Optimum water content for normal physiological processes in plants is crucial. In order for normal activities to take place, the amount of water relative to osmotically active substance (OAS) in cells must be maintained within a reasonable range. The one way to estimate optimum water content is to find osmolarity of plants cells. Osmolarity can be indirectly measure by comparing change in weight and volume when plant cells are incubated in OAS solution of known molarity. Estimated osmolarity of plant cells is the molarity of solution at which weight or volume of the plant cells does not change, means there is no net loss or gain of water.
This study shares the results of an effort to understand diffusion and osmosis in general. It focused more into osmosis in plants cell, and how to indirectly measure osmolarity in potato tuber tissue.
Osmosis is the diffusion specifically of water across a membrane. Diffusion occurs when certain substance, such as an ion, is more concentrated on one side of membrane. If the membrane allows this ion through, the ions will move from the more concentrated side to the less concentrated side until reaching equilibrium. A cell’s tonicity indicates in which direction is the net flow of water and is based on the ionic content of the cell. A cell which is isotonic has an ionic concentration identical inside the membrane and out. Since the cell is at equilibrium, there is no concentration gradient and the flow of water in is equal to the flow of water out. A cell which is hypertonic has a higher concentration inside the cell than out. This causes a concentration gradient across the membrane which results in a net flow of water into the cell. A cell which is hypotonic has a lower concentration and therefore water will flow out of the cell. The tendency of water movement from hypotonic solution through the membrane into a hypertonic solution can be prevented by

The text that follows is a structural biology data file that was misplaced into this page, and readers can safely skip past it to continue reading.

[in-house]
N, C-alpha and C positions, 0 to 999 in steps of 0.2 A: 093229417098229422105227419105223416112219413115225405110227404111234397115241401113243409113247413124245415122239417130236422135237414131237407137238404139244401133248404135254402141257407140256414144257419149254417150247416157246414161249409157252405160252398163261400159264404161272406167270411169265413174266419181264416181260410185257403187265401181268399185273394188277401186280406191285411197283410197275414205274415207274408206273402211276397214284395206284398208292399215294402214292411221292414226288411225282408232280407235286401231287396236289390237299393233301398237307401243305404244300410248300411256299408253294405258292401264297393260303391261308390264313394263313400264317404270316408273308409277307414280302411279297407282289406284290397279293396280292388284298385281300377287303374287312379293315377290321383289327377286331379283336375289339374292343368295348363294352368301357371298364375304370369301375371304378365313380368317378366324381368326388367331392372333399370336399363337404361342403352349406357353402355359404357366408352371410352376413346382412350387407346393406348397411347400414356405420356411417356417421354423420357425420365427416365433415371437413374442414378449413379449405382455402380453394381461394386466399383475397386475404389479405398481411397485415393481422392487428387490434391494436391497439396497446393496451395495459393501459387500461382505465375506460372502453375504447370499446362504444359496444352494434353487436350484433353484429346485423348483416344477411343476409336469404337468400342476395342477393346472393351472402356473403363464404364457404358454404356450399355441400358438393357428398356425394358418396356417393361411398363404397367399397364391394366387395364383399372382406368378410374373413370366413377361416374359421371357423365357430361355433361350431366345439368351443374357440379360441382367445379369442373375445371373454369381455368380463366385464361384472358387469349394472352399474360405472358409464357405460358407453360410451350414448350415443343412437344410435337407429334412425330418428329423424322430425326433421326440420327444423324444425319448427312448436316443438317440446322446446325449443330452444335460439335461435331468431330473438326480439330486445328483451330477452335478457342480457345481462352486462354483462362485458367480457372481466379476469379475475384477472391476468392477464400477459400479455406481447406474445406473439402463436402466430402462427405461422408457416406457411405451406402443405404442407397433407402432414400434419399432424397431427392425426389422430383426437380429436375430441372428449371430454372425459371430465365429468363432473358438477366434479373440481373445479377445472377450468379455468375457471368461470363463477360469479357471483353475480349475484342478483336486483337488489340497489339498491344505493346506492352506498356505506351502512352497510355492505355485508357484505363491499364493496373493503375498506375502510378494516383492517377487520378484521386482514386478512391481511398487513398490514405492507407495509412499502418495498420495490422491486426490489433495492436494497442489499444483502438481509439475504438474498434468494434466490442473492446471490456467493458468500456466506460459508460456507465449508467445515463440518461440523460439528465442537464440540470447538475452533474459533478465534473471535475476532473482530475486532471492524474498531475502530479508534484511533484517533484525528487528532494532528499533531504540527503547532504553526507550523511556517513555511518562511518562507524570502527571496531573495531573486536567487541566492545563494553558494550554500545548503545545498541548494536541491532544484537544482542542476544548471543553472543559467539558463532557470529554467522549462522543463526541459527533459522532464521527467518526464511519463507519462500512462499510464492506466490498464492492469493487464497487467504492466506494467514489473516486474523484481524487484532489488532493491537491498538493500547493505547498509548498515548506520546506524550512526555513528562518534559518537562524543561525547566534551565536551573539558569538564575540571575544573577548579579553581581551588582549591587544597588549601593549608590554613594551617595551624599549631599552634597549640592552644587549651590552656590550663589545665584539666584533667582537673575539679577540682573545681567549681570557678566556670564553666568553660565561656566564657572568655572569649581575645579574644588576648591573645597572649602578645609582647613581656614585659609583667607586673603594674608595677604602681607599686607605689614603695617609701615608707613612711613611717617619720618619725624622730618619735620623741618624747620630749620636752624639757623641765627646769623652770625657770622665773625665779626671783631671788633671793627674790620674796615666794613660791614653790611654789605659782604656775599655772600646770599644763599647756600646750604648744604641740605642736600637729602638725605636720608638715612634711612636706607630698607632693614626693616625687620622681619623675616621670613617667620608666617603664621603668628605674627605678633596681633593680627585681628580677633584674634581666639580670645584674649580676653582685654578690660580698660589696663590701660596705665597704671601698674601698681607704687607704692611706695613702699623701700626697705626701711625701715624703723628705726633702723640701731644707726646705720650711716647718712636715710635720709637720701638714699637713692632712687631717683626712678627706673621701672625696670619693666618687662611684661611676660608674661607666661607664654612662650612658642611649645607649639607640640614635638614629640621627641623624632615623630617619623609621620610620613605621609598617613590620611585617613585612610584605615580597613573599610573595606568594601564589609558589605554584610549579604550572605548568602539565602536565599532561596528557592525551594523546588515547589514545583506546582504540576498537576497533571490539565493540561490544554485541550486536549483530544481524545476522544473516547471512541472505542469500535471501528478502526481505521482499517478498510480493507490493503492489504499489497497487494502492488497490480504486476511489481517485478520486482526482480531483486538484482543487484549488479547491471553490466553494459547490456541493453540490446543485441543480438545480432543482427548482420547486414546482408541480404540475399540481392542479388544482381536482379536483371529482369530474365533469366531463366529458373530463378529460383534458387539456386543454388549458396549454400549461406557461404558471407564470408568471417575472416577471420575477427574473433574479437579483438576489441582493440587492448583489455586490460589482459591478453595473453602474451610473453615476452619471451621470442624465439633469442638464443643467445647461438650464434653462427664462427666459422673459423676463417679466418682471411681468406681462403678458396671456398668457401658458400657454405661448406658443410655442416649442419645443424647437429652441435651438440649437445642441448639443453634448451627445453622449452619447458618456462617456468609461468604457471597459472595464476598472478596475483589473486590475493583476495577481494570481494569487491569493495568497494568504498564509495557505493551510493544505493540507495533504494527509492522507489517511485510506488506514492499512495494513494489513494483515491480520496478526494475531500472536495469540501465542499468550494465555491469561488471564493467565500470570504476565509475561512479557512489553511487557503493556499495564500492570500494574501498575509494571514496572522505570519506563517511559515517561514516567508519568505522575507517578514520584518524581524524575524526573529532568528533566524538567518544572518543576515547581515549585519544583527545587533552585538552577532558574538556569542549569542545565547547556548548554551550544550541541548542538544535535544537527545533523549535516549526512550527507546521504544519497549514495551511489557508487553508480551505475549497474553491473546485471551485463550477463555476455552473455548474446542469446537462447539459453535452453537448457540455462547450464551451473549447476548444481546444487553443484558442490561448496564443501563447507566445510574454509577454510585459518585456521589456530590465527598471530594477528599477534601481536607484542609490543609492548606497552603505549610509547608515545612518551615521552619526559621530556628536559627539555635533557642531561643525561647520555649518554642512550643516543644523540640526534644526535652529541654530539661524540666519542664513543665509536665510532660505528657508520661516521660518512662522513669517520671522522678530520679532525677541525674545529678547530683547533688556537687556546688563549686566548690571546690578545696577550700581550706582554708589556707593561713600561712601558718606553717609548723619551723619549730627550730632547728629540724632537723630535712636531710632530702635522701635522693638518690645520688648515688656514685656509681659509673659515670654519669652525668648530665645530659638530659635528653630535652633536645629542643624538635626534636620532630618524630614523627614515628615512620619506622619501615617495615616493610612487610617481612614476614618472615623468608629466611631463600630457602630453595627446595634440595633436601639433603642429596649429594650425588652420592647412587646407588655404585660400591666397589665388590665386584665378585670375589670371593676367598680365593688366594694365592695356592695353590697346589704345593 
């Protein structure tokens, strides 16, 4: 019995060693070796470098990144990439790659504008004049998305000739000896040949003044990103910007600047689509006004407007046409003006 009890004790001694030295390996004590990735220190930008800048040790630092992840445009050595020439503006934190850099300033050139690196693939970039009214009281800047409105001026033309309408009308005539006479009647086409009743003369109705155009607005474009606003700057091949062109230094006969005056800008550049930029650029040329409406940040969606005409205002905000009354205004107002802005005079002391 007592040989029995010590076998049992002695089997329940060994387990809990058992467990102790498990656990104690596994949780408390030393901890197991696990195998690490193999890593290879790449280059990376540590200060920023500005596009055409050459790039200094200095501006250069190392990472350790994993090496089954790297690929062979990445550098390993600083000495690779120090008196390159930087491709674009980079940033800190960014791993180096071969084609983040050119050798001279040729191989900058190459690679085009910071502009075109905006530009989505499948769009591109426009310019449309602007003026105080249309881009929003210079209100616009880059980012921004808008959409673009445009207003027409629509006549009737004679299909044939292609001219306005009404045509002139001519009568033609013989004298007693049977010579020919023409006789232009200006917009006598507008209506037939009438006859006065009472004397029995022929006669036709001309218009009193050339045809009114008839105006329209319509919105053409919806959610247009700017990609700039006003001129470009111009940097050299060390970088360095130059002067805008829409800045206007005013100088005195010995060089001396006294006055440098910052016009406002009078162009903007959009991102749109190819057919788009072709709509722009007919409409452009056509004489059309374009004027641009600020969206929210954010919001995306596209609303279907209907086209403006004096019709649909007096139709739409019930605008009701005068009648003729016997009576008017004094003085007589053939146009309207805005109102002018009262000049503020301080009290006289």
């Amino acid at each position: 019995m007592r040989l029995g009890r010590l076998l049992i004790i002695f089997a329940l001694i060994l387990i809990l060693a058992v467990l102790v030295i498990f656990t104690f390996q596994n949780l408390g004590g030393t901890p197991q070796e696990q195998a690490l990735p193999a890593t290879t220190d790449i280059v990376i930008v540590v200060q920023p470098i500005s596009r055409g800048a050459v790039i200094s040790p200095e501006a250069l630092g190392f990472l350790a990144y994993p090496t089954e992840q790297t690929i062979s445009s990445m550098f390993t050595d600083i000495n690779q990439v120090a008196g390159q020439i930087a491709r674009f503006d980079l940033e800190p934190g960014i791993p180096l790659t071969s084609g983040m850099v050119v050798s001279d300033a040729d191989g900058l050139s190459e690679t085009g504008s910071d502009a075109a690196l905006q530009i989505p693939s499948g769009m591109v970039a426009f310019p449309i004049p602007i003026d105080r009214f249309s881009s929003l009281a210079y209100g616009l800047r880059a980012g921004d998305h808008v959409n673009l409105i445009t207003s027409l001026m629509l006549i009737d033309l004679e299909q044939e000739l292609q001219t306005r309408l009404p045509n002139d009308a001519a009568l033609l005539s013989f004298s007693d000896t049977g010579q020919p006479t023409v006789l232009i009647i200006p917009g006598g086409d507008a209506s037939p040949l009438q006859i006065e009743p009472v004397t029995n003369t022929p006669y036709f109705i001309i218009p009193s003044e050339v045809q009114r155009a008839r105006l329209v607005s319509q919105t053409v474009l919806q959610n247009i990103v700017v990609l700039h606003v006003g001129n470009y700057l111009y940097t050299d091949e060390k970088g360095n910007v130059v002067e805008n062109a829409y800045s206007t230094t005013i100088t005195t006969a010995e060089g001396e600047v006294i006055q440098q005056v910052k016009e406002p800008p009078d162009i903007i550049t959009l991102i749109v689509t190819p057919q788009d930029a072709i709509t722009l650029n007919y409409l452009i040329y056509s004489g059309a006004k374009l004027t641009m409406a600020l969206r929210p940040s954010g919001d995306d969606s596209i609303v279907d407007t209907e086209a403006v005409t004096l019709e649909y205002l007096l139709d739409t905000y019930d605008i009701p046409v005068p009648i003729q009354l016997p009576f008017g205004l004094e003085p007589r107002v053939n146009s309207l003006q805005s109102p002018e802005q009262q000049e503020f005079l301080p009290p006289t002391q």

References: Symbiosis ' ' Customized edition for Biology Department at Middlesex County College, NJ Biological Science ' ' 3rd Edition by Scott Freeman